Bagel Gourmet in Providence is awesome. It's created its own niche, with the traditional bagels/cream cheese/lox as well as bagel sandwiches for breakfast and lunch and Mexican food. They have good coffee and seem to do a good business with both Brown students and the East Side community. I guess what I'm saying is that I agree with others that successful shops find a non-bagel hook to broaden their appeal. And coffee is key, as it's a high margin, complementary good.
    posted by HumuloneRanger at 4:55 PM on June 21, 2009

    Do you have your final recipe down? Starting down the path of a busines model without that might be a little iffy. It's better to have a good recipe with no storefront than a storefront without a good recipe.

    Some things to remember:

    1. Never deviate on flour. Switching brands of flour will break your recipe. Protein variances can turn a recipe that's normally delicious and amazing into either boiled cake or a rock.

    2. Lye, malt, and baking soda all yield different results, and you need to find out which works best for you.

    3. It is insanely hard to get bagels that have any taste without a sponge, starter, or a day of sitting in a fridge. At least, it is for me.

    4. The humidity levels that you once found uncomfortable are about to become commonplace.

    You say you'll not be using a starter (and I assume you mean sponge) but what about fermentation? No starter + no sponge + no fermentation = please don't.

    The other thing I can advise is to HAVE. GOOD. COFFEE. Find a local roaster. Get ready to drink a lot of coffee, because this is important. Either that, or hire a trained barista and put them in charge of the coffee part. Yes, it really is important. No one likes bad coffee.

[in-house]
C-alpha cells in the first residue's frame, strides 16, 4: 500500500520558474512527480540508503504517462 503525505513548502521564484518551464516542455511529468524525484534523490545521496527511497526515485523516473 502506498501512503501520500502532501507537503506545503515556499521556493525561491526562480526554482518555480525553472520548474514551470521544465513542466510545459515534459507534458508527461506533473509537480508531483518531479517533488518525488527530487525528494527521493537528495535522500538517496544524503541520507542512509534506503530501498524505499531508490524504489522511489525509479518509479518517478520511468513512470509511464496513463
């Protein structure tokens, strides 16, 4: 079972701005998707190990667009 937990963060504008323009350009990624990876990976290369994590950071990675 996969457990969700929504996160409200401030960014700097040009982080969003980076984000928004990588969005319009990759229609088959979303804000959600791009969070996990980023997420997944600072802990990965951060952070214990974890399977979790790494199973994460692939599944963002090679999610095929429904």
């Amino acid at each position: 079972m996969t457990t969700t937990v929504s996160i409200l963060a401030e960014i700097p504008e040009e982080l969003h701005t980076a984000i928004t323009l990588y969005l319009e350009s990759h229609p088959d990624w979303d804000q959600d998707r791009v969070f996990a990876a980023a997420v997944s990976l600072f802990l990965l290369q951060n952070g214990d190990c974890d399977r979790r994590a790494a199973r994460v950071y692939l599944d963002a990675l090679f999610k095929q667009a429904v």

Otherwise, cream cheese is insanely flexible. You can add almost anything to it and people will want it on a bagel. Have some lox on hand. Sprouts go well with cream cheese, and you don't necessarily have to buy them, as the grow like wildfire. That's a marketing opportunity right there.

    Oh, and those bigass viking or kitchenaid mixers? They're pretty badass. You need one.
    posted by onedarkride at 4:05 AM on June 22, 2009 [1 favorite]

    Make a rock salt bagel, and a densely poppied bagel, and a bialy, much beloved trad varieties that some places simply don't bother with.
    posted by Scram at 5:37 AM on June 22, 2009

    Why go in blindly? The Better Bagel in Mountain View, CA (as an example), has been in business something like 15 years, and the last time I was in a couple years ago, they were still fairly busy (although the storefront needs some attention, I think). The Cape Cod Bagel Company has been in business since I've started dating Mrs. Plinth - more than a decade ago. I'm not holding these up as shining beacons of bageldom - just that they have survived the test of time. Make a list of shops that aren't your competitors and find out why and how they've stayed in business.
    posted by plinth at 5:52 AM on June 22, 2009

    It sounds like you're going about this slowly, which is a good thing.

    If you're serious about this and you have the time, inclination and money, start going to auctions to get your equipment. Restaurants go out of business all the time. Let someone else pay for the brand spanking new cash register/display case/refrigerator/etc. These things often go for a song at auctions.

    Consider renting a storage unit in the event you can't store the items you buy. And when it comes to renting trucks, we had the best luck with Penske. Cheaper rates and lots of trucks have hydraulic lifts.
    posted by Atom12 at 5:57 AM on June 22, 2009

    Thanks everyone! More suggestions are good, but this is great so far, I appreciate it. :) I will let you know what happens...
    posted by firei at 1:10 PM on June 22, 2009